Christina Boswell and I have recently published an article in Journal of Ethnic and Migration Studies, entitled: "Why Symbolise Control? Irregular Migration to the UK and Symbolic Policy-making in the 1960s." Here's the abstract:
It has frequently been observed that irregular migration is a common object of symbolic policy-making: the use of cosmetic adjustments to signal action, rather than substantive measures that achieve stated goals. Yet there is little research analysing the considerations driving policy actors to adopt such approaches. Drawing on existing literature, we distinguish three theoretical accounts of symbolic policy-making: manipulation, compensation, and adaptation. We explore these accounts through examining the emergence of symbolic policies in UK immigration control in the 1960s. Through detailed archival research, we reconstruct the deliberations leading to a series of Home Office decisions to crack down on irregular entry – decisions which officials felt were not operationally sensible, but which were based on popular political narratives of the problem. We conclude that the UK’s adoption of symbolic policy was a clear case of adaptation: a series of concessions to simplistic notions of control that did not chime with official views of what would work, and which were reluctantly embraced for reasons of political expediency. In conclusion, we suggest the need for more fine-grained analysis of the deliberations underpinning decision-making in bureaucracies, in order to produce more nuanced accounts of political rationalities in the area of immigration policy.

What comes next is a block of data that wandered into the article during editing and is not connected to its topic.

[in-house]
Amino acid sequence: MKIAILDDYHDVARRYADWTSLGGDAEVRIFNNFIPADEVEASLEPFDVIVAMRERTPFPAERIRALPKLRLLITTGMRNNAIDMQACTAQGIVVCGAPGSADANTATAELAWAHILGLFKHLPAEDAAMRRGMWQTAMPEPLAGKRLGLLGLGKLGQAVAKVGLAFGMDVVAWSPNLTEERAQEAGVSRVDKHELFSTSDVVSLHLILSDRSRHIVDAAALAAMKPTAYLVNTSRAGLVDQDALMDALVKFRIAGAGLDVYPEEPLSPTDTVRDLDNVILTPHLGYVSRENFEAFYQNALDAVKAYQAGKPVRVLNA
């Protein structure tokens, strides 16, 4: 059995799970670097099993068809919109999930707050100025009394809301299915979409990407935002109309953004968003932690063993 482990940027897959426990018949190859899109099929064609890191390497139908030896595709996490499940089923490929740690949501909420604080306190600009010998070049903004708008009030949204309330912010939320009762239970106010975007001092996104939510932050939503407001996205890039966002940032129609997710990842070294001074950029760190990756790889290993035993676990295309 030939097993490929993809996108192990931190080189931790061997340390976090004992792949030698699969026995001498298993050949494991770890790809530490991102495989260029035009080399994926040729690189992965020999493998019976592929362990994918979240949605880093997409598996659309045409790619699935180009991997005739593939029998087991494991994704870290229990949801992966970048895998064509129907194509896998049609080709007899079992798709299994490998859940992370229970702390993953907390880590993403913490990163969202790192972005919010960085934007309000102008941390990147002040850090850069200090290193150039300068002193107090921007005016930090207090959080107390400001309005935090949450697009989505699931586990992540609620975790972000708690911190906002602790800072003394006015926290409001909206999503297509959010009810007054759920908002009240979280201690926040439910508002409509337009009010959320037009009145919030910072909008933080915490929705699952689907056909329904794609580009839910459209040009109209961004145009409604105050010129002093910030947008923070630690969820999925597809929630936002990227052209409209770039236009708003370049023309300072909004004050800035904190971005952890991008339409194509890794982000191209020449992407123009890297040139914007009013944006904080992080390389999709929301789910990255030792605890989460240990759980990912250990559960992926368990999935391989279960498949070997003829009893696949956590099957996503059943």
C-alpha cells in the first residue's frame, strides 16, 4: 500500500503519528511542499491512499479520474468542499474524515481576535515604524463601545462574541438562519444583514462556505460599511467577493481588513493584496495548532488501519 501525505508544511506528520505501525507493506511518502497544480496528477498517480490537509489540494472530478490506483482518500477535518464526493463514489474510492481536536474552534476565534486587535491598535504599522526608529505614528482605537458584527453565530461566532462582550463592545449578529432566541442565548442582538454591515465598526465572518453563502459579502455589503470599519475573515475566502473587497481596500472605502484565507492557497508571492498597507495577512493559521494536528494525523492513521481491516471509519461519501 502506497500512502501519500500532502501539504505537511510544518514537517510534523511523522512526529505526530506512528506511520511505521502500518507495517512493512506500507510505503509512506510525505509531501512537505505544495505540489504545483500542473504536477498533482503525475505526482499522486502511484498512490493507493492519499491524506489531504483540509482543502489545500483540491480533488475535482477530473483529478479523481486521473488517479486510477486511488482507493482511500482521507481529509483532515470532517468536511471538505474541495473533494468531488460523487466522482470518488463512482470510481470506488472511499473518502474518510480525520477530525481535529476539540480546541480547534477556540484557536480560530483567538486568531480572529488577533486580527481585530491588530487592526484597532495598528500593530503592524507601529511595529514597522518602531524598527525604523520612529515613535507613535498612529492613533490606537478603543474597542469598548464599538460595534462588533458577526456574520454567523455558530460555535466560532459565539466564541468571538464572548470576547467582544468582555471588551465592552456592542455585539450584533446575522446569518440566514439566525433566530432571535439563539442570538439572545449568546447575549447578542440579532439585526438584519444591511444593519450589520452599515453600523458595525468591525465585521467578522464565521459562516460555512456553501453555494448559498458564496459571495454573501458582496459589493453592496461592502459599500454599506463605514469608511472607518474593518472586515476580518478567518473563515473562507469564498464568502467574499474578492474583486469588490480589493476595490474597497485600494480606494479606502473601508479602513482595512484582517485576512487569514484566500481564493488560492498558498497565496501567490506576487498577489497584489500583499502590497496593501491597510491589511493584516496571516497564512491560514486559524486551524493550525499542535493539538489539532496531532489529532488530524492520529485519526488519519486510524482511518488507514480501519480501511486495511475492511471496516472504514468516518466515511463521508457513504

My current book project is described here.
You can take a look at some blogging about my current research here.
I have written on a variety of policy issues related to borders and immigration in the United States. These policy papers include:
"Defining Border Security in Immigration Reform," a report published by the Morrison Institute for Public Policy at Arizona State University, examining ways that border security goals in immigration reform legislation might be designed, and the political reasoning behind various proposals. You can watch me discuss the report on Arizona Horizon.
"Citizenship or Something Less? Economic Implications for Arizona," another report authored for the Morrison Institute, which examines the economic impact of a broad path to citizenship for people without legal status in the United States, versus a narrower legalization. Here you can listen to an NPR Marketplace segment based on the report.
As a speechwriter for former Homeland Security Secretary Janet Napolitano, I was the primary person handling the speechwriting portfolio for immigration and border security, and for Congressional testimony on all topics, from 2009 to 2011. (You can see some of those testimonies by clicking here.)